Loyalty networks are set up by suppliers to create stronger bonds with their key clients. These groups are increasingly moving towards more commercial network structures. Seeking ways to add value and services to loyal members, they are investing more in the consultancy space. They are also representing their members with insurers and work providers to generate extra repair volume for the bodyshops.
“Axalta’s loyalty networks are experiencing volume growth and increased market share. This is a trend we are monitoring closely, but it underscores the strength that Axalta brings to a partnership,” adds De Groof.
Independent accident management networks tend to manage the entire claims process. This complete end-to-end approach is atypical for most networks. De Groof explains, “The networks that own the entire claims journey have the strongest grip on repair volumes. They will steer more work to better performing shops in order to make sure that the expectations of their client – the insurer - are met.”
Lastly, there are the risk carrier networks. These networks are managed by the insurance, lease and rental companies themselves. As they are liable for the risk and customer satisfaction, they will select bodyshops that are able to serve their customers in a professional way. Repairers in these networks must understand what is important for the work provider and deliver on those needs.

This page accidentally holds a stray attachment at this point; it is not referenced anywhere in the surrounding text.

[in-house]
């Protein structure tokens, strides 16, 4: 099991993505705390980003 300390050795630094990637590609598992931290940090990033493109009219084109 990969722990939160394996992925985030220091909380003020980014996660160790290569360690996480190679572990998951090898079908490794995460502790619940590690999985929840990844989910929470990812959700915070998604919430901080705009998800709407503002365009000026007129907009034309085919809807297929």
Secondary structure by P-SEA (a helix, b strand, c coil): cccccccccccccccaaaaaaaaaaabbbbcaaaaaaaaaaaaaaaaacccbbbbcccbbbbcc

Action not inertia
“The network landscape is complex, that’s undeniable, and for some bodyshops it may be daunting. Bodyshops have to come to terms with the role networks are playing in the repair process. Those with growth ambitions must engage with the companies that aggregate work,” De Groof says.
To do that, bodyshops must consider their presence in the market. They should proactively increase their attractiveness to different types of work providers as work is sent mostly to the best performing bodyshops.
“These days, it’s all about a quality repair at the right cost, and a customer experience that exceeds expectations. Insurers, for example, strongly believe the repair is a moment of truth in the relationship with the policy holder. They want every driver to be happy with their repair and the experience. Often, they expect other networks to take responsibility for delivering that,” De Groof says.
On one hand, independent bodyshops are going to struggle to represent themselves with large work providers. On the other, insurers, lease and rental companies are increasingly outsourcing the network management activity. Therefore, the role for networks in the collision industry is a valid one. “By exploring these new models of collaboration, bodyshops can help secure future work and future growth,” says De Groof.
Strength in numbers
National networks are becoming more powerful. The networks whose reach extends across multiple borders are truly forces to be reckoned with in the region.
“Networks in the collision industry are here to stay, there is little doubt about that. So bodyshops have a decision to make: embrace the trend or become victims of it. Opportunities for growth in this highly volatile sector means coming to terms with a ‘new normal’. There is strength in numbers, so make the most of it,” says De Groof.